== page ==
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Bob Meinetz's picture
Nuclear Power Policy Activist, Independent

I am a passionate advocate for the environment and nuclear energy. With the threat of climate change, I’ve embarked on a mission to help overcome the fears of nuclear energy. I’ve been active in...

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  • Dec 17, 2020

Chemical engineer/author Robert Rapier, once a frequent contributor to Energy Collective, brings to hydrogen enthusiasts a harsh dose of reality: including fuel production, driving a car powered by "clean" hydrogen emits more greenhouse gases than one powered by gasoline:

"Praxair is one of the world’s largest producers of hydrogen, has broken down the carbon footprint associated with the individual process steps [of manufacturing hydrogen fuel]. I have converted their data to metric tons of carbon dioxide emitted by these process units per million ft3 of hydrogen produced.

  • Combustion for reforming energy – 3.7 metric tons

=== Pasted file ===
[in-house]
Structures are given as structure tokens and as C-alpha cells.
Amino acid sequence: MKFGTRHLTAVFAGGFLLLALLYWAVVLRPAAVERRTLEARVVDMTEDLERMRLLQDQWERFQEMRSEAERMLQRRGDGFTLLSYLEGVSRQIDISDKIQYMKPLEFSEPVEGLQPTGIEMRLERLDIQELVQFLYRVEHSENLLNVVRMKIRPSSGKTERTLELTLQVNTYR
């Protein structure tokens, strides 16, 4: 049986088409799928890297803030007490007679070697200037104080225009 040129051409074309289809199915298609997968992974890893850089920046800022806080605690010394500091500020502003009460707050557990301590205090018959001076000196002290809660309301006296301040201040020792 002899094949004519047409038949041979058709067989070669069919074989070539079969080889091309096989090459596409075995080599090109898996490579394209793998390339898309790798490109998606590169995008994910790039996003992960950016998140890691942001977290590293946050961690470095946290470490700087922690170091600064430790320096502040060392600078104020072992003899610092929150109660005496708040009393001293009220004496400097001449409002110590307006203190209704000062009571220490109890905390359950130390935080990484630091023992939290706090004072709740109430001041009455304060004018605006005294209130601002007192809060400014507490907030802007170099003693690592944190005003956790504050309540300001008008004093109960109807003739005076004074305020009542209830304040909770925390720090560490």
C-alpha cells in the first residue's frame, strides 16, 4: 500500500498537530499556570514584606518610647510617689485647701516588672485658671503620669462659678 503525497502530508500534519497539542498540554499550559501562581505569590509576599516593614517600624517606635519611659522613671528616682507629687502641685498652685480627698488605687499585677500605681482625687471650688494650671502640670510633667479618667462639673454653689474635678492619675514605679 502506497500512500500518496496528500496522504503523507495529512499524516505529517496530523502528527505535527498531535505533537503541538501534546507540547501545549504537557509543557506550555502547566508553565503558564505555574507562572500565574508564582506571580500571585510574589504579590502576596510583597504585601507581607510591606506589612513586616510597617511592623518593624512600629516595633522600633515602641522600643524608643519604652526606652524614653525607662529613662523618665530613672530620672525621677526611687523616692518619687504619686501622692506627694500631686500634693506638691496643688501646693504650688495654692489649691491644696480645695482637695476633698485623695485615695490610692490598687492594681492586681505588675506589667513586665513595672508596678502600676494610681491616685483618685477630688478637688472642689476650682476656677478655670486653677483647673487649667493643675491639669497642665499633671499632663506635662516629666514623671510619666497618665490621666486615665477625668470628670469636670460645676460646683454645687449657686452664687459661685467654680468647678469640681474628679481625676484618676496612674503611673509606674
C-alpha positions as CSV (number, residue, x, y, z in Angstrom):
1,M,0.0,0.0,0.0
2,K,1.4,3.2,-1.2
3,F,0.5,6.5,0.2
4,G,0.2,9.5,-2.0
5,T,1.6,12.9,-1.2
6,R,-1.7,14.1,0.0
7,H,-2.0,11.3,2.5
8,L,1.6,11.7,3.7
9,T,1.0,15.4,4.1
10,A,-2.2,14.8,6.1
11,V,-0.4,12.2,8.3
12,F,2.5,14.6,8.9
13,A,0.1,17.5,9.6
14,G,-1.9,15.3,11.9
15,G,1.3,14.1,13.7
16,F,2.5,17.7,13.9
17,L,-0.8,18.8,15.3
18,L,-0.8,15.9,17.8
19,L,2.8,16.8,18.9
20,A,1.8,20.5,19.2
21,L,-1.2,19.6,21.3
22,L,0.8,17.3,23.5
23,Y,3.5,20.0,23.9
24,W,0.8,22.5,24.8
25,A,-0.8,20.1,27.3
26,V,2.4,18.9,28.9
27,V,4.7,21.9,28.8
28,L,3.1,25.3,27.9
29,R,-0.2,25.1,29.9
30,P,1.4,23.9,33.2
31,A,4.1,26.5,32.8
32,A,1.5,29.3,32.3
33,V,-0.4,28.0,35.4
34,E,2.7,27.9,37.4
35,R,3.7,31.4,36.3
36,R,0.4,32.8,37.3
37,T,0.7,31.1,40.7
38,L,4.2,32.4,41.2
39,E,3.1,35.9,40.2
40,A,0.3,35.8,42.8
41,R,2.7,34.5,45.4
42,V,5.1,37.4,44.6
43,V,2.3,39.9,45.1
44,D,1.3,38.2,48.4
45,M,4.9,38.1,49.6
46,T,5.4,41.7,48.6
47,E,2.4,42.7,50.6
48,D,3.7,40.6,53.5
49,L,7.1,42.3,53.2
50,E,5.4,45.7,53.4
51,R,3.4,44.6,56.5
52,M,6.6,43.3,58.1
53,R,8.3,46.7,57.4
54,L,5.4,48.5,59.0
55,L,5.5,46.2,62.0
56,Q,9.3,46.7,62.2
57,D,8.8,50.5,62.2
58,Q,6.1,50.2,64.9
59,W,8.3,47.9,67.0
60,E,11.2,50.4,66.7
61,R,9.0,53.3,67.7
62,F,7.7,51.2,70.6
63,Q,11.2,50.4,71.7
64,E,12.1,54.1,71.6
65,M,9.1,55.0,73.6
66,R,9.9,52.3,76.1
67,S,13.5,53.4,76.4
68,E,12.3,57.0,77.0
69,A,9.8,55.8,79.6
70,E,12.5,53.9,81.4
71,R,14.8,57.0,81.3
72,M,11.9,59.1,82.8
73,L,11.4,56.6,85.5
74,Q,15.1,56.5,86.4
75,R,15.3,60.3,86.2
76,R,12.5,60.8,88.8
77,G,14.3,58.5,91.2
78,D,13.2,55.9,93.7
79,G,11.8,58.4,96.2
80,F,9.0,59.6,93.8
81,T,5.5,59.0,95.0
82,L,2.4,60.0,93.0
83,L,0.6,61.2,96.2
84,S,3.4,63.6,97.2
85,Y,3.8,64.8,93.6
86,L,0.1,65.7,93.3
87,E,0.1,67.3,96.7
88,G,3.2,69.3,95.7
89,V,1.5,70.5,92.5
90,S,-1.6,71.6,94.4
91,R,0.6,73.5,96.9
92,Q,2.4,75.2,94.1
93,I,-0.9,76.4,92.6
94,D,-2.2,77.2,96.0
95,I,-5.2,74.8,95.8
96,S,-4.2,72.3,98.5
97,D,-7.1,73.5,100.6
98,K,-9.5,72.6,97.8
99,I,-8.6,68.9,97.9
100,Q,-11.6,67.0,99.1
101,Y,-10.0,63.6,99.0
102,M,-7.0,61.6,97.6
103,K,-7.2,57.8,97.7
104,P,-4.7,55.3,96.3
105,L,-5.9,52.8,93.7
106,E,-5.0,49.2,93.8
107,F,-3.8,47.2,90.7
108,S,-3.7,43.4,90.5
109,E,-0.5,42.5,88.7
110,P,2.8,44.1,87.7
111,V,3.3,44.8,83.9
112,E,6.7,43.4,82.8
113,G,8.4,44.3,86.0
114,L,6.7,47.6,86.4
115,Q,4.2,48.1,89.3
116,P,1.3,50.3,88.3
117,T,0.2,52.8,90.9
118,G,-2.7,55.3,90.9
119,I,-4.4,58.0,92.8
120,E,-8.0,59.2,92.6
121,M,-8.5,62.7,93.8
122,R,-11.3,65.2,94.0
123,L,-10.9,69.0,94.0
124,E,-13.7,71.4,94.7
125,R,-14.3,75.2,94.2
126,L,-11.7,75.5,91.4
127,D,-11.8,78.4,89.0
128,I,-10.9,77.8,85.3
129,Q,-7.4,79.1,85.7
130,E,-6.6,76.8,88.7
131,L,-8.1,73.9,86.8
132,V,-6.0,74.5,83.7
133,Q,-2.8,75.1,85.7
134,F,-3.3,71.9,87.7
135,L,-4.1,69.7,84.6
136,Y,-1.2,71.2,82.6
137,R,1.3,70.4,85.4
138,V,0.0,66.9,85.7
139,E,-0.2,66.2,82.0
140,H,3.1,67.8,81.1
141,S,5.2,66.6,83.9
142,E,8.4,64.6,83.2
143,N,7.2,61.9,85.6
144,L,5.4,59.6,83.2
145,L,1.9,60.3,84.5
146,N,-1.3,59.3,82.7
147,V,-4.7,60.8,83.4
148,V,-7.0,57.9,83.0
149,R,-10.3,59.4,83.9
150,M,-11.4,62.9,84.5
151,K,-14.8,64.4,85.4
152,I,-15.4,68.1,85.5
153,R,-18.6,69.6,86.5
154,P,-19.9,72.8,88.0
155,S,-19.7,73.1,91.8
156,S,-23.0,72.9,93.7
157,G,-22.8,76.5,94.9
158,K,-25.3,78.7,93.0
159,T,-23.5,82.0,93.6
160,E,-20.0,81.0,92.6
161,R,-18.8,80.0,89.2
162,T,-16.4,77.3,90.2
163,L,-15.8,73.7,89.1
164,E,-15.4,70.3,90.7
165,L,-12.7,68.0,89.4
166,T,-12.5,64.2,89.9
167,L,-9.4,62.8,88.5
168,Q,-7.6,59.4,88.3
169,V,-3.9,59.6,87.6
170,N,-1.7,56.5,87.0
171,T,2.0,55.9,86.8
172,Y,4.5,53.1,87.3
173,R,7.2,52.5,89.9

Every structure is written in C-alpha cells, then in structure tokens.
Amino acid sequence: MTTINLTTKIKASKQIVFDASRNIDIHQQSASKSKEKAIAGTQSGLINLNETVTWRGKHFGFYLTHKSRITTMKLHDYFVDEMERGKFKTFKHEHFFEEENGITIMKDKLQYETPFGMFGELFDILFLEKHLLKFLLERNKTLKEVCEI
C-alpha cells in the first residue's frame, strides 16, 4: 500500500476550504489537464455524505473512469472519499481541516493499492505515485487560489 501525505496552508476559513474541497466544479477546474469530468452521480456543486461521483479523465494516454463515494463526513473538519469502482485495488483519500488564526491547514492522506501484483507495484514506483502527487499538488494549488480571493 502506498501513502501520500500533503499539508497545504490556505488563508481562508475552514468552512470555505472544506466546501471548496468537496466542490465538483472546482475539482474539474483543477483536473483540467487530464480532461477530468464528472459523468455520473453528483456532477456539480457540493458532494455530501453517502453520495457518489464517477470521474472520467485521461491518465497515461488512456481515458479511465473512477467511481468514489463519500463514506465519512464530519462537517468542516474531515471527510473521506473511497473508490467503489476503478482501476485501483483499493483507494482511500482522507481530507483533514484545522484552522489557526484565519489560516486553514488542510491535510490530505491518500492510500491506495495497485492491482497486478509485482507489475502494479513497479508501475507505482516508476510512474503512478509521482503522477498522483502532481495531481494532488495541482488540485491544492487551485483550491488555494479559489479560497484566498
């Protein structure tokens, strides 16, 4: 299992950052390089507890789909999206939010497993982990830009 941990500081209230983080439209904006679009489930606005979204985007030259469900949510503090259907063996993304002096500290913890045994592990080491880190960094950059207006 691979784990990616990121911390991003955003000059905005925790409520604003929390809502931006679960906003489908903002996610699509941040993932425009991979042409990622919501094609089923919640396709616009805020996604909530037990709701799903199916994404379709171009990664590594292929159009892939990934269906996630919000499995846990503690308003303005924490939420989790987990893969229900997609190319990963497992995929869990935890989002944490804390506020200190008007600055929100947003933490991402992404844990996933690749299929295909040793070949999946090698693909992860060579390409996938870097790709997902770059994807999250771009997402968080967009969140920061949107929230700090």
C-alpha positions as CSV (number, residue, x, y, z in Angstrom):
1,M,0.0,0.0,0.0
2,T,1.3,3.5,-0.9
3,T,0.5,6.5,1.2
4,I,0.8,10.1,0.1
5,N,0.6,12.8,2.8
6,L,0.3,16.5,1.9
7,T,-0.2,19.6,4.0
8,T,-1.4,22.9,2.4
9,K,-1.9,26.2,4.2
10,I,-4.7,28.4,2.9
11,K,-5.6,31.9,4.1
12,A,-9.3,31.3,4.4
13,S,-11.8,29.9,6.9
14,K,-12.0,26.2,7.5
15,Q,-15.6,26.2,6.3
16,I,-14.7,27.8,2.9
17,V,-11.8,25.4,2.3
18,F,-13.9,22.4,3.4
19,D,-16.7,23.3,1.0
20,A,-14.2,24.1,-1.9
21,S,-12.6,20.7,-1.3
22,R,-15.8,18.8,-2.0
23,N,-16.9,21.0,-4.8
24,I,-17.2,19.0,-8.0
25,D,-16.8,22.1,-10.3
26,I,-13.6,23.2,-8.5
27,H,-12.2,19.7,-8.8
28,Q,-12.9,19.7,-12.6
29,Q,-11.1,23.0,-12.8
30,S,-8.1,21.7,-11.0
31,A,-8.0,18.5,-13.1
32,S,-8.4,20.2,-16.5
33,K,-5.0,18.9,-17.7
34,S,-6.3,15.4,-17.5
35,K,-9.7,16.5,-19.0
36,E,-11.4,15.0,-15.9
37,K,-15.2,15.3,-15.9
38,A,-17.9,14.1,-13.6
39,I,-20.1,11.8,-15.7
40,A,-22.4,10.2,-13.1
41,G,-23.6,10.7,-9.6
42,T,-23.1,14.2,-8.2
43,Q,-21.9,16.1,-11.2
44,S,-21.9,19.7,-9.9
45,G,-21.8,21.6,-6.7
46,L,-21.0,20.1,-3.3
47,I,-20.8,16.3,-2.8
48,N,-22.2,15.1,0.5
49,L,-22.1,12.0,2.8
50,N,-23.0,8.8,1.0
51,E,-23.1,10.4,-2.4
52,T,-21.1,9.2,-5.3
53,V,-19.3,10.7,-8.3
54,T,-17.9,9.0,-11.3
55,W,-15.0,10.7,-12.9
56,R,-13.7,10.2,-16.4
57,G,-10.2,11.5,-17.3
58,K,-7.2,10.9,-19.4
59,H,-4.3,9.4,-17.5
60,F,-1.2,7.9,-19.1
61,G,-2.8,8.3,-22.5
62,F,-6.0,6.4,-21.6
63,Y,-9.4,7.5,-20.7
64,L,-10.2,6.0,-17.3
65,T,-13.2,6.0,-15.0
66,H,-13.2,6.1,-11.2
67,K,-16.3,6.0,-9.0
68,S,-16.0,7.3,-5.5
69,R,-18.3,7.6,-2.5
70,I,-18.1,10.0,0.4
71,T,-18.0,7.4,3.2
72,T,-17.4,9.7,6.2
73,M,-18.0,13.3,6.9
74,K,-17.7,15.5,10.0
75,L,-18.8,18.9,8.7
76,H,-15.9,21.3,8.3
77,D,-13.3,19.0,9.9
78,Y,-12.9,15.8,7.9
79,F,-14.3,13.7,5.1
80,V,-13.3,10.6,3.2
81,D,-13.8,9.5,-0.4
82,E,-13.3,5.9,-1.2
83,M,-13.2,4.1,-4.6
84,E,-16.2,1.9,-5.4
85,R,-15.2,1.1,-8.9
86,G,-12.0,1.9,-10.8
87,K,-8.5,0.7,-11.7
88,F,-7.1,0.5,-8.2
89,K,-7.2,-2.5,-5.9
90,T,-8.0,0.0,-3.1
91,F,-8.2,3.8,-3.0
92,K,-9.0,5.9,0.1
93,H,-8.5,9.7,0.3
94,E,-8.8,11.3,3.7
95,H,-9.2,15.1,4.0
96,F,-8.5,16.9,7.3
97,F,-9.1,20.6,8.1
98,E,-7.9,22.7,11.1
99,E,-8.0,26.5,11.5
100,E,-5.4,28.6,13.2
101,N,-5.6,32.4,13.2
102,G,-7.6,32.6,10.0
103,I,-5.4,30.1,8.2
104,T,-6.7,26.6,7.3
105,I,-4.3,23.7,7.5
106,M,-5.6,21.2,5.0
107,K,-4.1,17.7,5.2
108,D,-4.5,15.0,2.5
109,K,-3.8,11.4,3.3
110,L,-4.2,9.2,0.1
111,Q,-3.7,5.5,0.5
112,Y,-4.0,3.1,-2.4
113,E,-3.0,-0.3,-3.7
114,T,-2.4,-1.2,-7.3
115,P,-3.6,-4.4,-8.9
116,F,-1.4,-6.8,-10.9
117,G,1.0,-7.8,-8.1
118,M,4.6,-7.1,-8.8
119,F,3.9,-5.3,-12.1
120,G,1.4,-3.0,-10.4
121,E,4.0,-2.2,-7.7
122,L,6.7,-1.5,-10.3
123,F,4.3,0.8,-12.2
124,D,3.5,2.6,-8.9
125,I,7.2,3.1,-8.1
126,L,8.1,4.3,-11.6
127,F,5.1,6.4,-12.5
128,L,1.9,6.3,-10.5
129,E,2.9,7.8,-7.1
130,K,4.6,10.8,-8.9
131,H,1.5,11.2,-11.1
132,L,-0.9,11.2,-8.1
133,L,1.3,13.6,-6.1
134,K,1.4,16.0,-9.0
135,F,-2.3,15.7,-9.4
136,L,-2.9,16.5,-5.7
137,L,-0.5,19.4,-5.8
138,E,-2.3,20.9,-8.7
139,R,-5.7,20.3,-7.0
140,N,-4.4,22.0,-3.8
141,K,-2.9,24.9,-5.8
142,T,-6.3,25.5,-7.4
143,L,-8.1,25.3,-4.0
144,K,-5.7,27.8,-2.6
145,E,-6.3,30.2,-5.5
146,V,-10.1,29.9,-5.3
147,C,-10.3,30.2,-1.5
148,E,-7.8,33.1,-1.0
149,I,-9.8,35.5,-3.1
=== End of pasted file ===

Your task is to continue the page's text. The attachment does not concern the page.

• Combustion for steam – 2.5 metric tons
  • Power for separation and compression – 0.1 metric tons

Adding this to the carbon dioxide produced from the natural gas reactions, the total becomes 19.3 metric tons of carbon dioxide produced per million ft3 of hydrogen. However, the Praxair paper noted that this is the theoretical minimum. Due to heat losses and inefficiencies, the actual number in practice in a large hydrogen plant is 21.9 metric tons. 

This converts to 9.3 kilograms (kg) of CO2 produced per kg of hydrogen production. One kilogram of hydrogen is the energy equivalent of one gallon of gasoline, which produces 9.1 kg of CO2 when combusted."

Matt Chester's picture
Matt Chester on Dec 17, 2020

Tracking these figures is key-- I wonder how they may have changed over time, and what would be the 'ceiling' of how much better you can make those numbers with tech advancement.

Bob Meinetz's picture
Bob Meinetz on Dec 17, 2020

Currently hydrogen generates 9.3 kgCO2 compared to gasoline's 9.1 kgCO2, so it's only 2% less efficient. But that efficiency might be improved by 2% or more is irrelevant. Even if it was 50% more efficient, extending reliance on fossil fuel for transportation is unacceptable, period.

I get the feeling many don't know, or don't understand, or don't appreciate what's at stake: the extinction of 70% of species alive on Earth today; the loss of all coastal cities - London, New York, New Orleans, Mumbai, Rio de Janeiro, Tokyo - and all of their history; the extinction of 95% of sea life from ocean acidification; global temperatures up to 18°F hotter than they are today; equatorial high temperatures of 150-180°F, for the next 100,000 years - these conditions are not only possible, but likely if we don't  eliminate fossil fuel extraction by 2100.